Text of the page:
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Nikon AF-S DX Nikkor 18-55mm f/3.5-5.6G VR II

Nikon AF-S DX Nikkor 18-55mm f/3.5-5.6G VR II
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Nikon AF-S DX Nikkor 18-55mm f/3.5-5.6G VR II review: specs and price

Nikon AF-S DX Nikkor 18-55mm f/3.5-5.6G VR II

Why is Nikon AF-S DX Nikkor 18-55mm f/3.5-5.6G VR II better than the average?

  • Weight
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    195gvs808.38g
  • Minimum focal length
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    18mmvs62.27mm
  • Magnification
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    0.31xvs0.27x
  • Maximum angle of view
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    76°vs48.8°
  • Minimum focus distance
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    0.28mvs0.7m
  • Smallest aperture at maximum focal length
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    36fvs25.3f
  • Optical zoom
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    3xvs2.26x
  • Minimum angle of view
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    28°vs31.37°

Price comparison

General info

A longer maximum focal length allows you to focus in on a small part of a scene, and offers a narrower angle of view than shorter focal lengths.
We consider a lower weight better because lighter devices are more comfortable to carry. A lower weight is also an advantage for home appliances, as it makes transportation easier, and for many other types of products.
3.Front element doesn't rotate
Nikon AF-S DX Nikkor 18-55mm f/3.5-5.6G VR II
The front element doesn’t rotate. This is important if you use filters, as some such as polarising or gradient filters have to be orientated a certain way.
A shorter minimum focal length allows you to get more of the scene in the photo, and offers a wider angle of view than longer focal lengths.
5.Is a normal lens
Nikon AF-S DX Nikkor 18-55mm f/3.5-5.6G VR II
A normal lens is one that doesn't fall into another category such as wide angle or telephoto, and typically has a focal length between 35mm and 70mm. These lenses aren't tailored towards a specific type of photography, and so are quite versatile.

Optics

1.has built-in optical image stabilization
Nikon AF-S DX Nikkor 18-55mm f/3.5-5.6G VR II
Optical image stabilization uses gyroscopic sensors to detect the vibrations of the camera. The lens adjusts the optical path accordingly, ensuring that any type of motion blur is corrected before the sensor captures the image.
A true macro lens has a magnification of 1:1. This means that the image produced is a life-size representation of the subject being photographed.
At the shorter end of the lens you get the widest angle of view. This allows you to fit more of the scene into the photograph (based on APS-C format).
The zoom range is the ratio between the longest and shortest focal lengths. A higher zoom range means that the lens is more versatile.
At the longest end of the lens you get the narrowest angle of view. This allows you to fit a small portion of the scene into the photograph, such as when you are zooming in on a subject (based on APS-C format).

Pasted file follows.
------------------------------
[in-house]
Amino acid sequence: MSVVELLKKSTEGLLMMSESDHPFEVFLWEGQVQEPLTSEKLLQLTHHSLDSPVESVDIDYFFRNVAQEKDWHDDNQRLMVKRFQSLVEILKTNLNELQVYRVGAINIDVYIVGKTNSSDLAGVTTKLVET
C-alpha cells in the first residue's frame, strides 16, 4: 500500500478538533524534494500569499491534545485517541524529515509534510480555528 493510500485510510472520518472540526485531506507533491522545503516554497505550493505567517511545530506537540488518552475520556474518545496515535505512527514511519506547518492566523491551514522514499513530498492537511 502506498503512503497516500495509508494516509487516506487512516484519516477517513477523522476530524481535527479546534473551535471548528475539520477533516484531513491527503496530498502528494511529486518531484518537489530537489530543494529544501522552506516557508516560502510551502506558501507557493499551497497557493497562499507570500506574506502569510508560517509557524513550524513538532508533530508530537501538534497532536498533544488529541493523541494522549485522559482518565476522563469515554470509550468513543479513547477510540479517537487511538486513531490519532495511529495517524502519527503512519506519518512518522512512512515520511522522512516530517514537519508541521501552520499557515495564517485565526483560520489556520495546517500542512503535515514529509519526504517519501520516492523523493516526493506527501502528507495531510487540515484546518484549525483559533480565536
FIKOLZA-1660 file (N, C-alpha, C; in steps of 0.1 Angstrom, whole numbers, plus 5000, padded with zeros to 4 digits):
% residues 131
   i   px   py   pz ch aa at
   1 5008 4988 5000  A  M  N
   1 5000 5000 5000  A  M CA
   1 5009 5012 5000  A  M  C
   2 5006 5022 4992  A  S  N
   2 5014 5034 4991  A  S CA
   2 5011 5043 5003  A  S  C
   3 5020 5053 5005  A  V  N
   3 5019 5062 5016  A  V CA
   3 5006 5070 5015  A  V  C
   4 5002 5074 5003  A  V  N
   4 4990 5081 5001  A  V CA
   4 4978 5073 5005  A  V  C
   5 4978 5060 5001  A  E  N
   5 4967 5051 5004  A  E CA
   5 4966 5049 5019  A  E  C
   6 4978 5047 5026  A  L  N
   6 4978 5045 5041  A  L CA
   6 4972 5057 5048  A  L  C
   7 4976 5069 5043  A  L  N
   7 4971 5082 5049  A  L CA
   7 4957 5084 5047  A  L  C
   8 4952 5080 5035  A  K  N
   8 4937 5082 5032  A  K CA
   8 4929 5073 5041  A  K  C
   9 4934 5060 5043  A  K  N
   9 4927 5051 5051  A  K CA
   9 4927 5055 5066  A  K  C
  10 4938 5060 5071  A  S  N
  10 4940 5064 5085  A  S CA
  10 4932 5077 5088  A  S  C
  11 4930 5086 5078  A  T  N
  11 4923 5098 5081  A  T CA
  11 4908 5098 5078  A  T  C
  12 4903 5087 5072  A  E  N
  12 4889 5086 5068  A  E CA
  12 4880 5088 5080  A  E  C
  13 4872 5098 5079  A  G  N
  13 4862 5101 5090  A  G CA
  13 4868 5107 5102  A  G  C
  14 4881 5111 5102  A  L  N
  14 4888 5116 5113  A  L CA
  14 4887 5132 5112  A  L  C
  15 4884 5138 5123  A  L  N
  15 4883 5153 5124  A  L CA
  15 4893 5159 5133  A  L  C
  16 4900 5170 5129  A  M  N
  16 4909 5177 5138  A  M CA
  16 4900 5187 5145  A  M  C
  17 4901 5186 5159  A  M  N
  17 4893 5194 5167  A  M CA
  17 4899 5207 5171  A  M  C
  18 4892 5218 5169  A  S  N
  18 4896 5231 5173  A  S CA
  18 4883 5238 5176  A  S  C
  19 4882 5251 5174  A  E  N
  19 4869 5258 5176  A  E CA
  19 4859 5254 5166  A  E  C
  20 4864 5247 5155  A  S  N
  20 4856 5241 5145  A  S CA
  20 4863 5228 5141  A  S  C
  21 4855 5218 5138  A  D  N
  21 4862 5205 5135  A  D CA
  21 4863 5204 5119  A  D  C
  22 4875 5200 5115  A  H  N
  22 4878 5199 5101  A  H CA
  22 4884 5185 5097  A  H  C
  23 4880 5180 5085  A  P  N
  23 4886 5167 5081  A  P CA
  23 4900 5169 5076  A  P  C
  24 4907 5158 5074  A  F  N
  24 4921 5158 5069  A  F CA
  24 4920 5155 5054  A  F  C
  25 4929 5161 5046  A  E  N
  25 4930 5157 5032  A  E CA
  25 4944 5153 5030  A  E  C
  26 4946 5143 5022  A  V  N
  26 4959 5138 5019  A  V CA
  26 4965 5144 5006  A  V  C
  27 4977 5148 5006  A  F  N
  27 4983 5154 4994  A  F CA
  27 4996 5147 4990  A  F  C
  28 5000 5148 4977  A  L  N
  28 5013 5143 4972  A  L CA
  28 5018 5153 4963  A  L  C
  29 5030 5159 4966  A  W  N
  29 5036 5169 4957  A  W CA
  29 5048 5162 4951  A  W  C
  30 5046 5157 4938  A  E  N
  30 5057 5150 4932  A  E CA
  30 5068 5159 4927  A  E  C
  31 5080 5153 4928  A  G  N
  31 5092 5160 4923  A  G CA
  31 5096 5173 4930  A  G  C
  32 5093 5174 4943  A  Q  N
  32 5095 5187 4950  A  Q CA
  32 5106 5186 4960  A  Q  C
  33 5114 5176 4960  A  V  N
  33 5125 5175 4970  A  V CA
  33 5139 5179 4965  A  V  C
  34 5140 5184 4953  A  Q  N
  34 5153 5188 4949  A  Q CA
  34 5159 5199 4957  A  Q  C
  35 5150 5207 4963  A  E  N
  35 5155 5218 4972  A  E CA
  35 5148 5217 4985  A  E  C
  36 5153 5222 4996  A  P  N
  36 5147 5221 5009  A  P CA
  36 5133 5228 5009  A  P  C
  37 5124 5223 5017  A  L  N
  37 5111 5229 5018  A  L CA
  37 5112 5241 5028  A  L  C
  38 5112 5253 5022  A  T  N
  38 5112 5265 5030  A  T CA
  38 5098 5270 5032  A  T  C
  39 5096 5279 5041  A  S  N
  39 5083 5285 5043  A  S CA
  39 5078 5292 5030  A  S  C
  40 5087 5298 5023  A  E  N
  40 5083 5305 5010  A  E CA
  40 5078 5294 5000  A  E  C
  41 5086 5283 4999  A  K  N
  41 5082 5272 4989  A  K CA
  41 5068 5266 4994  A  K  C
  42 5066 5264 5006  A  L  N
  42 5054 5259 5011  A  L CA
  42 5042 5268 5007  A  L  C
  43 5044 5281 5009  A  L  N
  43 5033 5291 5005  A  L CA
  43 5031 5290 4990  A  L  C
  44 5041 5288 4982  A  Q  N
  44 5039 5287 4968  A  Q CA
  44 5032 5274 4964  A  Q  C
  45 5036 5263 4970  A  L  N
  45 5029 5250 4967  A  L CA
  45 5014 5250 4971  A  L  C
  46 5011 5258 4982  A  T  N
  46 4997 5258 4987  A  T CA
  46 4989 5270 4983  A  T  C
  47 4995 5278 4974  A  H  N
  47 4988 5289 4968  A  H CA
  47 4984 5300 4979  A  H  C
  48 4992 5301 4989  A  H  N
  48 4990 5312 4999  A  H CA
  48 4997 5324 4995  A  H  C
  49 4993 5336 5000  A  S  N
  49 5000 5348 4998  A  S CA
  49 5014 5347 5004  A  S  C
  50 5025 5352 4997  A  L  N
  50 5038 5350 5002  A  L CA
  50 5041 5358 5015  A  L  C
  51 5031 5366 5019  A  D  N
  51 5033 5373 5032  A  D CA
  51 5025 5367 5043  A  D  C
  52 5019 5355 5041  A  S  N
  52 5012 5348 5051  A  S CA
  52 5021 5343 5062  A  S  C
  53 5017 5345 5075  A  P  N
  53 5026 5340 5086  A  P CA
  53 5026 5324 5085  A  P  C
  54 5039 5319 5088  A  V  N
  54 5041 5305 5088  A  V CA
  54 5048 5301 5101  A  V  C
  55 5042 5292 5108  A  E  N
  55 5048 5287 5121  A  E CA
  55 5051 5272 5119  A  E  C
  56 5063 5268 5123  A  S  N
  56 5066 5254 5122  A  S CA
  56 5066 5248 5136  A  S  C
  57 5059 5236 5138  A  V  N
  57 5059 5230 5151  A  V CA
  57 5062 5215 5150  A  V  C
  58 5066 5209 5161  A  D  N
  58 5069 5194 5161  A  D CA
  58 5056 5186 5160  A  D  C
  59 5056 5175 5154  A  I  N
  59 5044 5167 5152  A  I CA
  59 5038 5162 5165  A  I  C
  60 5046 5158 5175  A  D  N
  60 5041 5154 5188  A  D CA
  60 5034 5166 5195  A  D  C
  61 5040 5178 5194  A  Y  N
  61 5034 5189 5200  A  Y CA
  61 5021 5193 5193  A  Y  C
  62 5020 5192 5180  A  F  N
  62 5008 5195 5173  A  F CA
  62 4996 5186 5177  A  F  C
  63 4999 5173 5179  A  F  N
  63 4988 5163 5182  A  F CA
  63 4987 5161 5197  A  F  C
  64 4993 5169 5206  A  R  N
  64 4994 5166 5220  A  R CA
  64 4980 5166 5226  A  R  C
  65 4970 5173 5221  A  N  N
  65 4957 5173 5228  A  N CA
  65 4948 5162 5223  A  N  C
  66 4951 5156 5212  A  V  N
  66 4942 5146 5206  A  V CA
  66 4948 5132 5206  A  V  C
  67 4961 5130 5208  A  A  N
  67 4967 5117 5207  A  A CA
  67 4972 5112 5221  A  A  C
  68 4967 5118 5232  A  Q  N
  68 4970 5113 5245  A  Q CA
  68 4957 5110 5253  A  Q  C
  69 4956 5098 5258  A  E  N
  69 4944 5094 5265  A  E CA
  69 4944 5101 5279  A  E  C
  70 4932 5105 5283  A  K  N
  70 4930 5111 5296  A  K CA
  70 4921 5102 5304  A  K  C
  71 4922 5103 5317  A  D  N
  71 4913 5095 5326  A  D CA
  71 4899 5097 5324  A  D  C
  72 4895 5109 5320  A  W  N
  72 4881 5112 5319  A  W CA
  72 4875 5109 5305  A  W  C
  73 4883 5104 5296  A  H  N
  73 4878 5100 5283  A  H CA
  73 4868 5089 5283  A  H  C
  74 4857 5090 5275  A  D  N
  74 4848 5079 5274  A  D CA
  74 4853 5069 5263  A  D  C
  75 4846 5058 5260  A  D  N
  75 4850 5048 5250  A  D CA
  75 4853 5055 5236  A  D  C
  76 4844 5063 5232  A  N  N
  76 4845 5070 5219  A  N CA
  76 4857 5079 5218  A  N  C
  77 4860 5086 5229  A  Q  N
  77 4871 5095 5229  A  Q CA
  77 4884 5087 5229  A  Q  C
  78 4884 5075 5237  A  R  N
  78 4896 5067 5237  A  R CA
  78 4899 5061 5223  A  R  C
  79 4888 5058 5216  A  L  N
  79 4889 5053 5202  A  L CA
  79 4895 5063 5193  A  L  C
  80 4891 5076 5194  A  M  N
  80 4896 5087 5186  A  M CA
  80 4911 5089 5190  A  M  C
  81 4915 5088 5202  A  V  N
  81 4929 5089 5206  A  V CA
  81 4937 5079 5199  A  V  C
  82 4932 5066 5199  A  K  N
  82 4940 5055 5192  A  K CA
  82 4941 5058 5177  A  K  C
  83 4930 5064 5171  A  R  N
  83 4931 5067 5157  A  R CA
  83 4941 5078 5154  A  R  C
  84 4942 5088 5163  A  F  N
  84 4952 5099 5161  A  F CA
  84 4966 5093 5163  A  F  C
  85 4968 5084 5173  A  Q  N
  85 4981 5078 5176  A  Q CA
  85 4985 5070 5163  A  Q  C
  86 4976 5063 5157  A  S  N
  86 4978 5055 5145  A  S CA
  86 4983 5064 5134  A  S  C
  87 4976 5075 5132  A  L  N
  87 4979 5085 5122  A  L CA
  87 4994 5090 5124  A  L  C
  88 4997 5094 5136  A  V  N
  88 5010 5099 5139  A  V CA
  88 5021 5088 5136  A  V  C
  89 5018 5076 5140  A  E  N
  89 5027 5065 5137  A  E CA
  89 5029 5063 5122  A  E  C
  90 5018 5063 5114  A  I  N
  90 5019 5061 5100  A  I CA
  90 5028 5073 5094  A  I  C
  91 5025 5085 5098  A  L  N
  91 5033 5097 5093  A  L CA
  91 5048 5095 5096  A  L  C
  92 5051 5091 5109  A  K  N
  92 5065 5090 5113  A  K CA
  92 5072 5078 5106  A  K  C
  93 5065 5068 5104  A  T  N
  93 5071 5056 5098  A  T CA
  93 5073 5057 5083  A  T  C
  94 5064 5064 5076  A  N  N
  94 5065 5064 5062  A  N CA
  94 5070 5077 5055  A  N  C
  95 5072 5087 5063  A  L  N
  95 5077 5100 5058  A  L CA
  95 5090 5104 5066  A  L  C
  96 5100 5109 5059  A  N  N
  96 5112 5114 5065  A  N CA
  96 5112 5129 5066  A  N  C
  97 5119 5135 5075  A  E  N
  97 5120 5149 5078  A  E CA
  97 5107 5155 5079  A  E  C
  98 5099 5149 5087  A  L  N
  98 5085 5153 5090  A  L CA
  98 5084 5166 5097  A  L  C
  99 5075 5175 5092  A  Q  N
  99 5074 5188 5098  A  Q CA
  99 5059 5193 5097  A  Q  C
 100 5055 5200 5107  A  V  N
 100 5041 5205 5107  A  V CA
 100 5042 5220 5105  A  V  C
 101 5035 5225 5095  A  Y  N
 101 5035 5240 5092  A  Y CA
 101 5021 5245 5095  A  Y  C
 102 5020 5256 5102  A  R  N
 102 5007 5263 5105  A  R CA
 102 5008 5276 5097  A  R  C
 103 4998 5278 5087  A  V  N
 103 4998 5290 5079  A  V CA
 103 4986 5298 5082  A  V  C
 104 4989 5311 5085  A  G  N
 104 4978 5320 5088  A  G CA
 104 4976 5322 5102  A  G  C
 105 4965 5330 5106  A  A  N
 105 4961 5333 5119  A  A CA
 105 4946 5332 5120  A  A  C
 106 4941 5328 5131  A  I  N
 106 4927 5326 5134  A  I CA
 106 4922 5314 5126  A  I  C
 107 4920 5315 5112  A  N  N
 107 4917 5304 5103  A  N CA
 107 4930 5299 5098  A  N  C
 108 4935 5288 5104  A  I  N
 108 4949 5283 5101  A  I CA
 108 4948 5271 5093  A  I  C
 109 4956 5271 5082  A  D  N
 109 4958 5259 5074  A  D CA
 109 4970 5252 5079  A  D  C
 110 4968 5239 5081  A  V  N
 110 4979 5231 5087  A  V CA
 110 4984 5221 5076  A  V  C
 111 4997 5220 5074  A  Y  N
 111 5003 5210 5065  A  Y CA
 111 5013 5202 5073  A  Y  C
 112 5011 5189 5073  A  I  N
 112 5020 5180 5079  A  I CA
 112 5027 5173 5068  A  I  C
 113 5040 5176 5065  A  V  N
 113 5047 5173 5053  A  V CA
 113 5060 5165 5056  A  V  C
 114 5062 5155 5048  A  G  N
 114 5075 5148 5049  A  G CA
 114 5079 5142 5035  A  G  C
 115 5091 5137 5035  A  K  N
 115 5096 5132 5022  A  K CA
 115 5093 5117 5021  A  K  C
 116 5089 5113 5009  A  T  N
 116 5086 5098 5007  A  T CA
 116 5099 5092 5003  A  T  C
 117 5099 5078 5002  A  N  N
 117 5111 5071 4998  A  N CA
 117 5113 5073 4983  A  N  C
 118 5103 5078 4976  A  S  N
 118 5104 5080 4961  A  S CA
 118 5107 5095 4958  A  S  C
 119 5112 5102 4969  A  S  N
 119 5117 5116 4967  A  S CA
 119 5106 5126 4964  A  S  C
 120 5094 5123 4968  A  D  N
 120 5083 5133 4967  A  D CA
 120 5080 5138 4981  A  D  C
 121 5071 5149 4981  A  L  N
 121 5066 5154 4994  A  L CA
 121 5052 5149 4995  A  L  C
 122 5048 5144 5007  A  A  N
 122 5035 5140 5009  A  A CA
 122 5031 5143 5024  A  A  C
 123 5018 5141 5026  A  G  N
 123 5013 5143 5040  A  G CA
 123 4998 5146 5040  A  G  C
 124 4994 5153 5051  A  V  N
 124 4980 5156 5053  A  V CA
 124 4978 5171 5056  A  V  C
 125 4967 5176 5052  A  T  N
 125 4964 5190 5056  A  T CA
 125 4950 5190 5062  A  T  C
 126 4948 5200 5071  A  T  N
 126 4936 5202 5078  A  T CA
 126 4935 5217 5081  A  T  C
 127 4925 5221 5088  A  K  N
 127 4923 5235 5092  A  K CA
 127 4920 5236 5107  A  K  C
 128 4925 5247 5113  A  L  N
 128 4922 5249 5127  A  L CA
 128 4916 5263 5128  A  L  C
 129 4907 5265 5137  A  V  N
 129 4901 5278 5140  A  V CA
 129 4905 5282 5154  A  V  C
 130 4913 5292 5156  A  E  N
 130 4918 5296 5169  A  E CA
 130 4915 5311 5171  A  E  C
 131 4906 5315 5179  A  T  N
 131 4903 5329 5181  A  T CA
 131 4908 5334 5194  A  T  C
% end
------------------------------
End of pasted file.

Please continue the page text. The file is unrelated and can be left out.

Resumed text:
Aperture

With a wider aperture the sensor can capture more light, helping to avoid blur by enabling a faster shutter speed. It also provides a shallow depth of field, allowing you to blur the background to focus attention on the subject.
The aperture controls how much light gets through to the camera’s sensor. More blades is often an indicator of a better quality lens. It also allows you to achieve much nicer looking bokeh when blurring out your background, whereas a lens with less blades will often produce harsher, more polygonal bokeh.
With a wider aperture the sensor can capture more light, helping to avoid blur by enabling a faster shutter speed. It also provides a shallow depth of field, allowing you to blur the background to focus attention on the subject.
A smaller aperture reduces the amount of light reaching the sensor. This is important in bright conditions where a wider aperture could result in your image being overexposed. Another advantage is that with a smaller aperture you get a greater depth of field, and can keep all of the image in focus.
A smaller aperture reduces the amount of light reaching the sensor. This is important in bright conditions where a wider aperture could result in your image being overexposed. Another advantage is that with a smaller aperture you get a greater depth of field, and can keep all of the image in focus.
6.Has rounded aperture blades
Nikon AF-S DX Nikkor 18-55mm f/3.5-5.6G VR II
Similar to the number of aperture blades, rounded blades affect the way the light gets through to the sensor. Rounded blades, often only found on more expensive lenses, improve the appearance of the out-of-focus areas. This allows you to attain better, softer looking bokeh in your photos.

Focus

1.has a silent focus motor built into the lens
Nikon AF-S DX Nikkor 18-55mm f/3.5-5.6G VR II
Lenses with built-in focus motor focus faster and more quietly than lenses without a focus motor which rely on the camera's body focus motor.
2.Has focus motor
Nikon AF-S DX Nikkor 18-55mm f/3.5-5.6G VR II
Lenses with a built-in focus motor can autofocus even if the camera does not have its own focus motor.
3.Has full-time manual focus
Nikon AF-S DX Nikkor 18-55mm f/3.5-5.6G VR II
With full-time manual focus, you can move the focus ring whilst it is in AF (autofocus) mode. This means that you can make manual adjustments once the AF has finished, without changing to manual mode.
This is the closest distance that the lens can focus. A shorter minimum focus distance allows you to get closer to your subject, and is particularly important when doing macro photography.

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